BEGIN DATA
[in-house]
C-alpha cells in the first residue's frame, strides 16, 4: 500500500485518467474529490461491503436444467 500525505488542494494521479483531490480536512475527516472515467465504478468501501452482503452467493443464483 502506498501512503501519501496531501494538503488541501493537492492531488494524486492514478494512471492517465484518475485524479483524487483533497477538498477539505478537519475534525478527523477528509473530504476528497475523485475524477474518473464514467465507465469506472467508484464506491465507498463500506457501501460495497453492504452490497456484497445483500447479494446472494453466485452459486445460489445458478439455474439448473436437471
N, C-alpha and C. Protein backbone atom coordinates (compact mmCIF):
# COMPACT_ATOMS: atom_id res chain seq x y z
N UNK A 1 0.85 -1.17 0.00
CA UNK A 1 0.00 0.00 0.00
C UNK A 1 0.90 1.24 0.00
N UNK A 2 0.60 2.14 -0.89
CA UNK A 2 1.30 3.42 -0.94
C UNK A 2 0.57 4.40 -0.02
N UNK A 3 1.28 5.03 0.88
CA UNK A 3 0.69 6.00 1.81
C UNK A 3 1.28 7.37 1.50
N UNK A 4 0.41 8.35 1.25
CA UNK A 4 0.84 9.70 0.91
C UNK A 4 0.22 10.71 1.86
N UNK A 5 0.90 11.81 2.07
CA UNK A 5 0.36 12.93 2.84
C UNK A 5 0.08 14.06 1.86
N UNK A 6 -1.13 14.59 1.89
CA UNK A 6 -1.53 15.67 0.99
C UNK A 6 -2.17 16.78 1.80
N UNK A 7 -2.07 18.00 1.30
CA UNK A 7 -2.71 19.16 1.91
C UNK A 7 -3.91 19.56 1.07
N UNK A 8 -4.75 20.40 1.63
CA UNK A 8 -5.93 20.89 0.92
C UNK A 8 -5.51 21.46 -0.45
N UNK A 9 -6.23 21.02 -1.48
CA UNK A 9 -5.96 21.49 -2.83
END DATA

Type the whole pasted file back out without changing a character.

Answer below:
[in-house]
C-alpha cells in the first residue's frame, strides 16, 4: 500500500485518467474529490461491503436444467 500525505488542494494521479483531490480536512475527516472515467465504478468501501452482503452467493443464483 502506498501512503501519501496531501494538503488541501493537492492531488494524486492514478494512471492517465484518475485524479483524487483533497477538498477539505478537519475534525478527523477528509473530504476528497475523485475524477474518473464514467465507465469506472467508484464506491465507498463500506457501501460495497453492504452490497456484497445483500447479494446472494453466485452459486445460489445458478439455474439448473436437471
N, C-alpha and C. Protein backbone atom coordinates (compact mmCIF):
# COMPACT_ATOMS: atom_id res chain seq x y z
N UNK A 1 0.85 -1.17 0.00
CA UNK A 1 0.00 0.00 0.00
C UNK A 1 0.90 1.24 0.00
N UNK A 2 0.60 2.14 -0.89
CA UNK A 2 1.30 3.42 -0.94
C UNK A 2 0.57 4.40 -0.02
N UNK A 3 1.28 5.03 0.88
CA UNK A 3 0.69 6.00 1.81
C UNK A 3 1.28 7.37 1.50
N UNK A 4 0.41 8.35 1.25
CA UNK A 4 0.84 9.70 0.91
C UNK A 4 0.22 10.71 1.86
N UNK A 5 0.90 11.81 2.07
CA UNK A 5 0.36 12.93 2.84
C UNK A 5 0.08 14.06 1.86
N UNK A 6 -1.13 14.59 1.89
CA UNK A 6 -1.53 15.67 0.99
C UNK A 6 -2.17 16.78 1.80
N UNK A 7 -2.07 18.00 1.30
CA UNK A 7 -2.71 19.16 1.91
C UNK A 7 -3.91 19.56 1.07
N UNK A 8 -4.75 20.40 1.63
CA UNK A 8 -5.93 20.89 0.92
C UNK A 8 -5.51 21.46 -0.45
N UNK A 9 -6.23 21.02 -1.48
CA UNK A 9 -5.96 21.49 -2.83